The problem is, tropical areas are much more conducive to a parasitic lifecycle. Any place with an appreciable winter will often break that chain, that’s why you don’t get a lot of these things further north or further south—unless of course global warming starts to heat everything up, but I won’t even talk about that.

Are there areas in the U.S. where DWB offers humanitarian relief?
Some of our European sections have started working with what they call the “Fourth World” population, people in the First World that have fallen through the safety net. We’re not operational yet, but MSF USA is looking to play a role among asylum-seekers in the U.S., starting in our own backyard here in New York. Many people are detained for an indefinite length of time and have no idea what their outcome is going to be.

What’s going through your mind right now, as a physician who has dedicated his life to caring for sick and injured people, as the U.S. is on the brink of war?
Overseas I sometimes hear: “You Americans don’t understand, you never had a war on your home soil that anyone can remember.” With our recent conflicts where a lot of it is done by remote control and we’re able to watch the results on the news, and the loss of life, at least on the U.S. side, is kept to a minimum, I think war is getting employed perhaps earlier than it would have been otherwise, and that war is not really a last resort for the U.S. as it should be, and that’s a big worry.

What gives you hope?
In this job, you see the best and the worst of human nature. We’ve talked about some of the difficult situations and lack of respect for basic human rights and human dignity, but in a lot of these situations you also see extreme bravery and selflessness on the part of the people you’re working with. The people that live in that country don’t have a plane ticket out when this is all over, and these are people often living in the most basic circumstances, with nothing but the clothes on their back, working as hard as they can to alleviate the problems being suffered by their colleagues.

There was a translator I worked with; riots had broken out in the city she was living in, basically targeting her ethnic group. She tried to escape and she saw people being stopped at a checkpoint leading out of the city, and if they were from that ethnic group their cars were being doused with gasoline and they were being burned alive. So she ran back to her employer who was from the other group; he was hiding about 50 people like her. When the mob came to ask him to turn them out onto the street, he refused. He really put himself in a lot of personal danger. In a way that encapsulates it: the horrible cruelty, but from the same side, this extreme heroism. Just when you think it can’t get any worse you see an example of someone who really steps up.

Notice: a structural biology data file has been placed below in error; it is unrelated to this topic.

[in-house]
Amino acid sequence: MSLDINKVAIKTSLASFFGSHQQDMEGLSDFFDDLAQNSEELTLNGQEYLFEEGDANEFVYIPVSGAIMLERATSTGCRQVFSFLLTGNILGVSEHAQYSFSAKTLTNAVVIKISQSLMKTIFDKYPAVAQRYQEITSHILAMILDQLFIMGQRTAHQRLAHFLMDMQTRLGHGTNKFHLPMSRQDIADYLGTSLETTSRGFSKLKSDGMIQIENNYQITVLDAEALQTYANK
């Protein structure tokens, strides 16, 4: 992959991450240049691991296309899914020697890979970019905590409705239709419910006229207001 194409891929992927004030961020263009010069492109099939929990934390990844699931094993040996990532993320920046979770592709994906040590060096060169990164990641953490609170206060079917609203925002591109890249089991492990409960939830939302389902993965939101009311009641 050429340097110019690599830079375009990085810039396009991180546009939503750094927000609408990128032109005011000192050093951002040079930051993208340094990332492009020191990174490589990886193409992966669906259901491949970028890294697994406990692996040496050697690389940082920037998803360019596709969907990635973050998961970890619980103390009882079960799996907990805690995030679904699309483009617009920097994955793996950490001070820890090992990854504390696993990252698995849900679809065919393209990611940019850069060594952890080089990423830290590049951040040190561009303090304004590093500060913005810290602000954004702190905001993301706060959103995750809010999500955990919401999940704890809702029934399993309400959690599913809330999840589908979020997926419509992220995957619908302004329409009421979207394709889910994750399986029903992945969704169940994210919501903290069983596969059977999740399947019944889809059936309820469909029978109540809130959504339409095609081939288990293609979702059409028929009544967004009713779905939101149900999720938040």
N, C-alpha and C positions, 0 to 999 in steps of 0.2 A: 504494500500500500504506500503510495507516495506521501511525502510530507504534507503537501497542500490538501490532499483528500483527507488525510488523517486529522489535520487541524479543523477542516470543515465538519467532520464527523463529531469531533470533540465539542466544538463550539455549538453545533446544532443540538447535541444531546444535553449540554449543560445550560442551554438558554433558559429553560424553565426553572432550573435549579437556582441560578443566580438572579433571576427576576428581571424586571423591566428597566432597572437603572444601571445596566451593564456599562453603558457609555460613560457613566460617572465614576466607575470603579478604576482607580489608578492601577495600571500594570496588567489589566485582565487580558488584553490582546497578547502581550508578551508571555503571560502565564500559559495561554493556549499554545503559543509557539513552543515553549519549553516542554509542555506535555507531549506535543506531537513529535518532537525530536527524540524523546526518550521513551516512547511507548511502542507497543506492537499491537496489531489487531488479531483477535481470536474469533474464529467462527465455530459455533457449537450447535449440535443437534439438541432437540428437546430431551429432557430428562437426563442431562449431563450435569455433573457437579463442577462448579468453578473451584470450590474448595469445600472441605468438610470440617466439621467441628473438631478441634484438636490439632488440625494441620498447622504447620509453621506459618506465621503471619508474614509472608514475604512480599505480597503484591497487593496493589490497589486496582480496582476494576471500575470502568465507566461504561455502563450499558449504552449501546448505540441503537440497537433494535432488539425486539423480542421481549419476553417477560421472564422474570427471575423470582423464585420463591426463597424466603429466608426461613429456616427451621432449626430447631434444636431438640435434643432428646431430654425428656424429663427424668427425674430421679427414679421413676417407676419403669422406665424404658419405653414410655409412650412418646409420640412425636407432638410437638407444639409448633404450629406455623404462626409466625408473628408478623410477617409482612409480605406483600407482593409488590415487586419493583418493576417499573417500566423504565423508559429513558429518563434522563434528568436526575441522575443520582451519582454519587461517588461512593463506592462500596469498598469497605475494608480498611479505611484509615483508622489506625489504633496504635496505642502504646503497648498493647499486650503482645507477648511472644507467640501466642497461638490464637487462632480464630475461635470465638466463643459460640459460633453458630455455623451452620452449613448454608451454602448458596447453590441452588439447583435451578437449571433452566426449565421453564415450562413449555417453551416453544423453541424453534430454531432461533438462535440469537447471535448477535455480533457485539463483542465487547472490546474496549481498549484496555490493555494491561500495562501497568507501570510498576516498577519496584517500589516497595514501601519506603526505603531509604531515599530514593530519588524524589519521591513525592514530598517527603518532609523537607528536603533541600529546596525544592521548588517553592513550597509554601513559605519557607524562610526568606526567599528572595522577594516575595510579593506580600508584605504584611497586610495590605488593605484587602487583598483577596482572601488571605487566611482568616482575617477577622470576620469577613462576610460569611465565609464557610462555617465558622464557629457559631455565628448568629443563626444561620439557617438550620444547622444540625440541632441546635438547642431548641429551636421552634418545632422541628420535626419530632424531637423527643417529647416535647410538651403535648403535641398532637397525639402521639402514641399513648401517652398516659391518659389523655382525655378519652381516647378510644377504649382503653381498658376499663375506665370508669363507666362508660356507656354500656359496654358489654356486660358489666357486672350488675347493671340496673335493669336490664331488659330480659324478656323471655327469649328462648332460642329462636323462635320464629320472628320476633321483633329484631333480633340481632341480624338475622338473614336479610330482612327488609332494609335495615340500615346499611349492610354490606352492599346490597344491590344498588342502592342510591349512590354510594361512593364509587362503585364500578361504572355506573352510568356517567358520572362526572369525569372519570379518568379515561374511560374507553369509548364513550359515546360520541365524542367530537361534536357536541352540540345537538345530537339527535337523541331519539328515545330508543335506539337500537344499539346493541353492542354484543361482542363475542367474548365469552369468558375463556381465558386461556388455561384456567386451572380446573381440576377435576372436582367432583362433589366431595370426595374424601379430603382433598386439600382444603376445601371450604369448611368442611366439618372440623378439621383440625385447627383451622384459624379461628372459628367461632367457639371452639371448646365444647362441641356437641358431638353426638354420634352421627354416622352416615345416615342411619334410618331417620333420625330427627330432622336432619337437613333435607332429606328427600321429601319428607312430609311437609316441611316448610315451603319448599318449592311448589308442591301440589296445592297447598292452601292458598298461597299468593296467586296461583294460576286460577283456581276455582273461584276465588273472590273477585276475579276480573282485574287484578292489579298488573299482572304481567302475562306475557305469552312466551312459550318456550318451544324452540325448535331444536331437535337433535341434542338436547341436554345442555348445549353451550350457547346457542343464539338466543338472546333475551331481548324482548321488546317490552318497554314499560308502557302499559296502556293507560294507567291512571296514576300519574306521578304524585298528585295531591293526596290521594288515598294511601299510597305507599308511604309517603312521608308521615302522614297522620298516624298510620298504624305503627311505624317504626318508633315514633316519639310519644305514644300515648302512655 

What can people do to learn more or to help stop violence?
The first thing is to be informed; I would encourage people to look at the Top 10 list and follow one of the issues that they hadn’t been aware of before.

Also, I’d like to ask them to sign the petition to procure Arjan’s release. There’s also a petition on the access issue, and research and development, so that we have more of the U.S. government and private sector involvement in trying to find cures for what’s killing the most people rather than what’s only the most lucrative.

To learn more about MSF, to read their Top Ten report, or to sign a petition, visit To contact them, call (212) 679-6800. Private donations account for the large majority of MSF funding, donations can be made online, or call (888) 392-0392.

Arjan Erkel: Still Missing

On August 12, 2002, MSF volunteer Arjan Erkel was abducted by three unidentified gunmen while serving as Head of Mission in the Russian Republic of Dagestan. Now, six months later, there has still been no contact or demand for money, and all efforts by Russian and Dagestani authorities to solve the case remain unsuccessful. MSF does not know whether the abduction was politically or economically motivated and has no information on why or by whom Arjan was abducted; they do not even know whether or not he is still alive. MSF is presenting a petition this month to Russian authorities to demand his release, calling on President Putin and the Chairman of the Dagestani State Council, Mr. Magomedov, to treat Arjan’s investigation not as just another criminal case. You can sign their online petition by visiting —R.C.